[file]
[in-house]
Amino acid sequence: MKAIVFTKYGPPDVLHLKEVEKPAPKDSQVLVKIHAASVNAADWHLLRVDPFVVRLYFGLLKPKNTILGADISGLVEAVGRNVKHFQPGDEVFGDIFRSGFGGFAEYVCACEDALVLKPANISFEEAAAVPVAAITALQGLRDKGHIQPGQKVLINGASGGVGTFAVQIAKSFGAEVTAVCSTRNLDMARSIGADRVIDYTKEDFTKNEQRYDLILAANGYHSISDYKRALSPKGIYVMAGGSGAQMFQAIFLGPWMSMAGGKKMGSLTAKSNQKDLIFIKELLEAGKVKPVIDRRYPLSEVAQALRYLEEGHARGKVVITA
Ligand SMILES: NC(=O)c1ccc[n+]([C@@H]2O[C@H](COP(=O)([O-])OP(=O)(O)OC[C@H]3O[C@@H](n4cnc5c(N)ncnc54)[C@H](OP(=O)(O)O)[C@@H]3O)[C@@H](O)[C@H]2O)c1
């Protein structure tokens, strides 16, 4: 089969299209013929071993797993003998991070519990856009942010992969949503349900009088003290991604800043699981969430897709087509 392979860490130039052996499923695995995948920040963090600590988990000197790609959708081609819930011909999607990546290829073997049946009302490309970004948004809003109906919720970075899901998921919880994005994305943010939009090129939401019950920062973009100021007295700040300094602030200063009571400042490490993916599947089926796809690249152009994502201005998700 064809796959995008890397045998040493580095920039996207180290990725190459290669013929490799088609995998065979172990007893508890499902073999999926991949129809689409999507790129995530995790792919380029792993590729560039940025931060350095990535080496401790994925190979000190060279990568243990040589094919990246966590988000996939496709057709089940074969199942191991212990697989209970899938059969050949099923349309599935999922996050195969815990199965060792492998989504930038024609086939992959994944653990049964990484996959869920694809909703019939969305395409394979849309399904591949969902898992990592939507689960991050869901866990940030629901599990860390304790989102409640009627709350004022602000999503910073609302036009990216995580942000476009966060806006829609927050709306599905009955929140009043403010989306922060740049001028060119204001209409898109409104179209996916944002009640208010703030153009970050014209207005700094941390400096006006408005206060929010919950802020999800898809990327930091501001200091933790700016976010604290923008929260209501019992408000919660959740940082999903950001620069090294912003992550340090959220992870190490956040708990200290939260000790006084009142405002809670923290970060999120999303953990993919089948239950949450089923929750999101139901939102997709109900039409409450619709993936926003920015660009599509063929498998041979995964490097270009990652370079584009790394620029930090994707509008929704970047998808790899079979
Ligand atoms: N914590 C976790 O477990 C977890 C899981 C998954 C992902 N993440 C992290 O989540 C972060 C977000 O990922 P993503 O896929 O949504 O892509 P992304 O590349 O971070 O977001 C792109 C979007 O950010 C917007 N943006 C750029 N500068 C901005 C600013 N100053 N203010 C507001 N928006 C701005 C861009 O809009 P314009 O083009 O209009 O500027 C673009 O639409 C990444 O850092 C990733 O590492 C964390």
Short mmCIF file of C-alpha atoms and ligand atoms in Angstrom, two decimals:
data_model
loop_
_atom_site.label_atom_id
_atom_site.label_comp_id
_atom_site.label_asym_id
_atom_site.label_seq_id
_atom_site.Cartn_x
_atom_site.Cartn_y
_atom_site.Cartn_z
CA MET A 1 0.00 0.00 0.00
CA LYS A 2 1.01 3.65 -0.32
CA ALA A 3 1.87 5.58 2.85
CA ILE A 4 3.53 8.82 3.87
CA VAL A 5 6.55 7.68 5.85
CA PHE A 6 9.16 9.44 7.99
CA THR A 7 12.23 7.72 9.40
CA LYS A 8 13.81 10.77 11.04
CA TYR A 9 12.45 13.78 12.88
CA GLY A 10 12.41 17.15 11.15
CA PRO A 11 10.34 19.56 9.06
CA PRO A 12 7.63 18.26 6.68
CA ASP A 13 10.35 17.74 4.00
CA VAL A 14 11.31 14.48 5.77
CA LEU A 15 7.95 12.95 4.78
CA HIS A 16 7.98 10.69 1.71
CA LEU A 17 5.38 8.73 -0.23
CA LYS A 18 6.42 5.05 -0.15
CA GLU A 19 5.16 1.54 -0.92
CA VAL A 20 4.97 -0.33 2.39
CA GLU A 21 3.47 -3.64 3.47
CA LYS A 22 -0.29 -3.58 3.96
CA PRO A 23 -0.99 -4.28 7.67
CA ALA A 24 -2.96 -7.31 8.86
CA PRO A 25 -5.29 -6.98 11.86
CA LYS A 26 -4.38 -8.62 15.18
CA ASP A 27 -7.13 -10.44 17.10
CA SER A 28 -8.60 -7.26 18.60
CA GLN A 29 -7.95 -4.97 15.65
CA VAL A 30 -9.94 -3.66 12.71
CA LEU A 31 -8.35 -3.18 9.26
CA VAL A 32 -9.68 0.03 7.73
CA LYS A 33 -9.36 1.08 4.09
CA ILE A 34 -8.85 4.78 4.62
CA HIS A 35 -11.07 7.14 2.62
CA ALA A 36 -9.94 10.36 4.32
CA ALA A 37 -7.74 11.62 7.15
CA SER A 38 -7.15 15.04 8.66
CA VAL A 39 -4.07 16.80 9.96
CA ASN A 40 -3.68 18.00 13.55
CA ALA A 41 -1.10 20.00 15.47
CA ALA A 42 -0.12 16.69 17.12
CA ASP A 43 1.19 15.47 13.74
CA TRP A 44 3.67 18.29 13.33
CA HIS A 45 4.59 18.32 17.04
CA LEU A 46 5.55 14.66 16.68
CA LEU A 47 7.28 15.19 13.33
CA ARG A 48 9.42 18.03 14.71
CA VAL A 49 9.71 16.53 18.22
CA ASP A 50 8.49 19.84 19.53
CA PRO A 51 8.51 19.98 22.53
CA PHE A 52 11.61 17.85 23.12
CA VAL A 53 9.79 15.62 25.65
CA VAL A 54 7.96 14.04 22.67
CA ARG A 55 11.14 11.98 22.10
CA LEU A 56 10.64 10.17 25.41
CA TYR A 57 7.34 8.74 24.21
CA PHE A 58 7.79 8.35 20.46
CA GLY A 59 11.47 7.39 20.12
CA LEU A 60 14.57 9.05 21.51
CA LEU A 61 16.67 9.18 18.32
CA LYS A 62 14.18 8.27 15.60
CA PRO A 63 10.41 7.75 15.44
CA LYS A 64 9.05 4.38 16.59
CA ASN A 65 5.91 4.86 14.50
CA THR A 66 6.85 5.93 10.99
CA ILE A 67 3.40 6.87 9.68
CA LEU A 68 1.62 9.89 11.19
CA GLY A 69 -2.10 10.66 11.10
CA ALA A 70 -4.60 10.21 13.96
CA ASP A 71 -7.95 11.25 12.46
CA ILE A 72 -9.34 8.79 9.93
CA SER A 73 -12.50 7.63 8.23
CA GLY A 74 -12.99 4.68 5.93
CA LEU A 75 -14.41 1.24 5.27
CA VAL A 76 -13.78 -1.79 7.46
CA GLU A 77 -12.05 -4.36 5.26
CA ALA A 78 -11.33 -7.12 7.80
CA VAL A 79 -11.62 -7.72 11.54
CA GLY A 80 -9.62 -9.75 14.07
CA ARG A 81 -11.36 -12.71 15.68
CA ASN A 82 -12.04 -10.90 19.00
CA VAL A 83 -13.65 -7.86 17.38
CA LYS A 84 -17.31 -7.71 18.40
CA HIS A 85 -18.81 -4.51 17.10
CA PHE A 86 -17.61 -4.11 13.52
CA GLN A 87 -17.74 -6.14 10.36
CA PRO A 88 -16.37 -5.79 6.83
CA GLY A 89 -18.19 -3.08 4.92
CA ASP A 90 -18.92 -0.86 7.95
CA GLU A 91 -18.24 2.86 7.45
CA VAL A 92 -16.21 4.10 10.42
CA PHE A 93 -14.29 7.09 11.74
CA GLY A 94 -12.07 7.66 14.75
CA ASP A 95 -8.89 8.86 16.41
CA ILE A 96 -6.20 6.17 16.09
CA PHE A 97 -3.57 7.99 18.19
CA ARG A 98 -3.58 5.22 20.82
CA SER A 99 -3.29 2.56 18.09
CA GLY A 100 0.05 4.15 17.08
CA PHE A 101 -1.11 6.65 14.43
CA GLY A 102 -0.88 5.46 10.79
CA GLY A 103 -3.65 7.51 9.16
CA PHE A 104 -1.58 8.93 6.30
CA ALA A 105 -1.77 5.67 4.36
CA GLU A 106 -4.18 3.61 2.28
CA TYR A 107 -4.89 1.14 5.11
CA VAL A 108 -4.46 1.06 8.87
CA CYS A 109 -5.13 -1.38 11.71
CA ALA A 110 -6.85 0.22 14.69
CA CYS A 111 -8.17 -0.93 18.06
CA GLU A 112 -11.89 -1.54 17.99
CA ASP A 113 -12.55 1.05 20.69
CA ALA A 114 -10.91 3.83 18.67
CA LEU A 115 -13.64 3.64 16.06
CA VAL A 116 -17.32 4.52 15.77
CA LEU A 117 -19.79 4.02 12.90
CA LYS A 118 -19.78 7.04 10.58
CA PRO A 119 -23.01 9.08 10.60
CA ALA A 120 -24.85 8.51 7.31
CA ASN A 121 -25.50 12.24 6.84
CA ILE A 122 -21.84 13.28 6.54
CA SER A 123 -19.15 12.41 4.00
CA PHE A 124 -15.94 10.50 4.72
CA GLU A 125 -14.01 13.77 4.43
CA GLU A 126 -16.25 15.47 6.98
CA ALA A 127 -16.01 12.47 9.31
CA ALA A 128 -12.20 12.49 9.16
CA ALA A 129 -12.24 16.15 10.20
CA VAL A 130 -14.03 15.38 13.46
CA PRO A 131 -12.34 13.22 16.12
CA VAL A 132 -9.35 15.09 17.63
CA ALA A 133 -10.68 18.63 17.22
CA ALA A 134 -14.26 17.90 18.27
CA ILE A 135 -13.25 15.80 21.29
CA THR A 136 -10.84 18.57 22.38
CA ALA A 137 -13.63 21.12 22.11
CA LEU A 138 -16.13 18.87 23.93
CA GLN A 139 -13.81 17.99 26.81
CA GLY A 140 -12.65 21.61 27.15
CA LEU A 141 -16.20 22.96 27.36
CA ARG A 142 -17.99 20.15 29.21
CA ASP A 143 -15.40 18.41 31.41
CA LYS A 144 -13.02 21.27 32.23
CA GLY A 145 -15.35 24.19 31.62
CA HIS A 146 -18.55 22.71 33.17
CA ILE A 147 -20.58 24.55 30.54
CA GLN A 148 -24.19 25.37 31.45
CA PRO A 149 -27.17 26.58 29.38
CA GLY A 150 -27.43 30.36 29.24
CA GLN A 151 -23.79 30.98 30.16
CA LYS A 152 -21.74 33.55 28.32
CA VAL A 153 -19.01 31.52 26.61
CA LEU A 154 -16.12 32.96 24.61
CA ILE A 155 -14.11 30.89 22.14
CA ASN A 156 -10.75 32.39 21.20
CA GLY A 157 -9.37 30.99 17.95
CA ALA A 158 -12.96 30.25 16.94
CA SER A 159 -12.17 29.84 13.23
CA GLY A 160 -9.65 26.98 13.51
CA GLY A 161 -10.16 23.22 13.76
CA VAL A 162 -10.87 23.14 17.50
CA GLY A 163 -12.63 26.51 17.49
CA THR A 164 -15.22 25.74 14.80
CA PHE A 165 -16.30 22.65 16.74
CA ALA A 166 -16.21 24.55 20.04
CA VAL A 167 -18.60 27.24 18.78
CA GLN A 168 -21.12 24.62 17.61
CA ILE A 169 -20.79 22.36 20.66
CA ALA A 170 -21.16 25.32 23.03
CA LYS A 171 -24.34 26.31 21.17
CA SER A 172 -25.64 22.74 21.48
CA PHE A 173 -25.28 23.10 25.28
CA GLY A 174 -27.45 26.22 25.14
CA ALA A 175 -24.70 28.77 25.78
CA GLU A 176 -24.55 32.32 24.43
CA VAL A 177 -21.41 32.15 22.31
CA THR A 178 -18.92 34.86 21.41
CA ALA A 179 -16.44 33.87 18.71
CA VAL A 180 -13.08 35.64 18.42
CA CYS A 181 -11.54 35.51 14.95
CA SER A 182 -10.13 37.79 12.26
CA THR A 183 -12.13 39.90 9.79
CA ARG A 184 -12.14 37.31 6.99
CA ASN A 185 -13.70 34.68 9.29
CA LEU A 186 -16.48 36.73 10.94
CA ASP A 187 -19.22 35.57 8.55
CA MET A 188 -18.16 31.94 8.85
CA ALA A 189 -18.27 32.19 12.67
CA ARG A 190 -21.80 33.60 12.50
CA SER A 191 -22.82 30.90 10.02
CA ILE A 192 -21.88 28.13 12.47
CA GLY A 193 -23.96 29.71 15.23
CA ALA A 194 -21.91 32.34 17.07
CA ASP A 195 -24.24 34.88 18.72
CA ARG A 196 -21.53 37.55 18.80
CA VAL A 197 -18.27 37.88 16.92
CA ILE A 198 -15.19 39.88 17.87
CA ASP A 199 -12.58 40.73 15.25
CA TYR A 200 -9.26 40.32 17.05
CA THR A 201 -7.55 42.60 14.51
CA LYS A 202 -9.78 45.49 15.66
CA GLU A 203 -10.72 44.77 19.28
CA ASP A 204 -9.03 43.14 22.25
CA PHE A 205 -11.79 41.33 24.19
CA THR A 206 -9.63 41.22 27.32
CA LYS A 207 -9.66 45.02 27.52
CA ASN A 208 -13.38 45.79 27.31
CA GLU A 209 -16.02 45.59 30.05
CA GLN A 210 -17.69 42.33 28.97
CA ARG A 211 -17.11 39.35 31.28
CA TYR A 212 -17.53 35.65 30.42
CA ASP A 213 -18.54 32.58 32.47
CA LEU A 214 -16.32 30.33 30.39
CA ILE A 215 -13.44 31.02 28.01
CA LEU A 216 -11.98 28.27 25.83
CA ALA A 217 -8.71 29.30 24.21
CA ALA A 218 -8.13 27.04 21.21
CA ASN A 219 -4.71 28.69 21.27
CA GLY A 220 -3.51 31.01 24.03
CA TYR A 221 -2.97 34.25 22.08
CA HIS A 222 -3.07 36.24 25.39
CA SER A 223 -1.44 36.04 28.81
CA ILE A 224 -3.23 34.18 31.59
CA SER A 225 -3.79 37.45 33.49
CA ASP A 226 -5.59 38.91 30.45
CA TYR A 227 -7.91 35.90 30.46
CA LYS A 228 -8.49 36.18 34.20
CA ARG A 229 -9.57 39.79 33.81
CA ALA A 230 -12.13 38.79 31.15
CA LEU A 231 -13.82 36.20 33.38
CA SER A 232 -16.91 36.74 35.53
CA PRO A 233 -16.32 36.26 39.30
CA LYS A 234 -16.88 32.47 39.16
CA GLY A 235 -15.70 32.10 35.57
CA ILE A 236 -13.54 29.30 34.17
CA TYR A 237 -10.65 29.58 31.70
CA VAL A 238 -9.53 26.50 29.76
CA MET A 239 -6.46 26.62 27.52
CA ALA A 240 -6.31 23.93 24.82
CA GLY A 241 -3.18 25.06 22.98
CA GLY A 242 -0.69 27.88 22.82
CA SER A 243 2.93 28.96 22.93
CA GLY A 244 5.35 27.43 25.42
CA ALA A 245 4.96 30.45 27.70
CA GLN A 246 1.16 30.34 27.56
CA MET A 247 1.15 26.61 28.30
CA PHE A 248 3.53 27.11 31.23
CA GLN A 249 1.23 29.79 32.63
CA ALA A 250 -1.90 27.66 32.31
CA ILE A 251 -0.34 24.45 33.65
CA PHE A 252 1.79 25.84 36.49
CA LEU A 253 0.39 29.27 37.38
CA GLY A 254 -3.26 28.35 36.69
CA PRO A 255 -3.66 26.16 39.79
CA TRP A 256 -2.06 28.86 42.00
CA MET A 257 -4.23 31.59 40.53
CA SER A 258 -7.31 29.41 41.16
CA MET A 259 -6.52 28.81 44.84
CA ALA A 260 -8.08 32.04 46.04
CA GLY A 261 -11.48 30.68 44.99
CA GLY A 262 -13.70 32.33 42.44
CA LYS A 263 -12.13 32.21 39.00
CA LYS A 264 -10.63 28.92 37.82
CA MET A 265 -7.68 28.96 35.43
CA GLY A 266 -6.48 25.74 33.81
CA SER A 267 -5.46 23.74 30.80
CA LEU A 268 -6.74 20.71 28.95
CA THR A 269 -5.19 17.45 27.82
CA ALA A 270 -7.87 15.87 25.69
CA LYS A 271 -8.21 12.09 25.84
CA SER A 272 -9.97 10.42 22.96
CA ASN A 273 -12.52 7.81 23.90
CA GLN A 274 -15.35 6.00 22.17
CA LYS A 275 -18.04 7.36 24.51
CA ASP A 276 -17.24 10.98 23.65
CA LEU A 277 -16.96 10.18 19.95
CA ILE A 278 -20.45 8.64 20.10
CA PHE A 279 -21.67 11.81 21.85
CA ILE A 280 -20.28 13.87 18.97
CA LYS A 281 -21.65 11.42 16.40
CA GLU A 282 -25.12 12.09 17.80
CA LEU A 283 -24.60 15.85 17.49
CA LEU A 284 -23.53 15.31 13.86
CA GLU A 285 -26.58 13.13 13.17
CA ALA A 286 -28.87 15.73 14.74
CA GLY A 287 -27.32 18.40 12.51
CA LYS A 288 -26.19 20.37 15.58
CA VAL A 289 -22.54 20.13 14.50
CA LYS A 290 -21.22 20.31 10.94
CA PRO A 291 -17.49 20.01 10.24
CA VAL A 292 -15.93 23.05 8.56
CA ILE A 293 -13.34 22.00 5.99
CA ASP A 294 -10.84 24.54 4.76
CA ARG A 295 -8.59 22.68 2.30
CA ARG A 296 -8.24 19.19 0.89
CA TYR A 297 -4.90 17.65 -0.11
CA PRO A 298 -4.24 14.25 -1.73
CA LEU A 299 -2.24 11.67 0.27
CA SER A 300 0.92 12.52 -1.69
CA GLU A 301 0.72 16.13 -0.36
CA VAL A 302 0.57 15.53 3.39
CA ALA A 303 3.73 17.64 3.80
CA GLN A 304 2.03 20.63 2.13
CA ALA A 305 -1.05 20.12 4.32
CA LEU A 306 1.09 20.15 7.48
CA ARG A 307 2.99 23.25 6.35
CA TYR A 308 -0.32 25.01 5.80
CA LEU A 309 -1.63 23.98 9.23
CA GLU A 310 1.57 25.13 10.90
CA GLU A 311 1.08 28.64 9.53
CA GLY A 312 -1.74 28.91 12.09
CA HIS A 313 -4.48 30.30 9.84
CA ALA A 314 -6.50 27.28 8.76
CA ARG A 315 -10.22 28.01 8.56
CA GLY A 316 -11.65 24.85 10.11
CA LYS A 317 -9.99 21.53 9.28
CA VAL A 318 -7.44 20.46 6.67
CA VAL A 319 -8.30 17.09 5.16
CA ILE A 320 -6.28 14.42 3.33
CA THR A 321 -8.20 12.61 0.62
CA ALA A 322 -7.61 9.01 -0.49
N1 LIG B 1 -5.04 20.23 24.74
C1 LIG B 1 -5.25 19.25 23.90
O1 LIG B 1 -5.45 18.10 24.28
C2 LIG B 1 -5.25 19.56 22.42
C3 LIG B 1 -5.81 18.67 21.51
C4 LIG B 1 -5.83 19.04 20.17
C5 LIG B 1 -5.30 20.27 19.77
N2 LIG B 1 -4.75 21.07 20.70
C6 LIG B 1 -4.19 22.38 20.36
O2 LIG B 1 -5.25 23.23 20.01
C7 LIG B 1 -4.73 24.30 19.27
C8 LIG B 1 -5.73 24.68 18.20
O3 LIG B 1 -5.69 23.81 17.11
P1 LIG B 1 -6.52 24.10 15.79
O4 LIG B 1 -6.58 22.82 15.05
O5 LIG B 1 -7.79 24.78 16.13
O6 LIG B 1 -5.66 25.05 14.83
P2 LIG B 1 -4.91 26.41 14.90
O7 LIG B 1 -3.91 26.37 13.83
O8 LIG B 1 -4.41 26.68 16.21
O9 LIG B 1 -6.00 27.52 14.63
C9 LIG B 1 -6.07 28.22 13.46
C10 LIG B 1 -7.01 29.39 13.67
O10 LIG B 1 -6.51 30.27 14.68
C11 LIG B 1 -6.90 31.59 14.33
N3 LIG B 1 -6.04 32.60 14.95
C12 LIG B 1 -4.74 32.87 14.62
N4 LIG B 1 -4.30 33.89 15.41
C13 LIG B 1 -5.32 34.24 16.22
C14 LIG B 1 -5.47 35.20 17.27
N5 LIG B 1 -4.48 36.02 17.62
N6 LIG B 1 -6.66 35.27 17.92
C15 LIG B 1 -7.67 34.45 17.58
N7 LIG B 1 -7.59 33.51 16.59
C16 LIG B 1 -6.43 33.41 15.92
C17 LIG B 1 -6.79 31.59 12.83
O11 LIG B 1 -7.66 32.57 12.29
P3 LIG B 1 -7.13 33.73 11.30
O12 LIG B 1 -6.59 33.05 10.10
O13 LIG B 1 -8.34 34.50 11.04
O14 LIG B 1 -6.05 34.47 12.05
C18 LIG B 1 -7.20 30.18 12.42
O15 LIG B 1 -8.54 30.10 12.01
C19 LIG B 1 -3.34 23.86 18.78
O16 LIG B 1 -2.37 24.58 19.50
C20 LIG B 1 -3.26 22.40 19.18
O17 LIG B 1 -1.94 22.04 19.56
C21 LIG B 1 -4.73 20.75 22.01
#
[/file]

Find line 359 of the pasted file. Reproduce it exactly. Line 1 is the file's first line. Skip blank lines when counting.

C9 LIG B 1 -6.07 28.22 13.46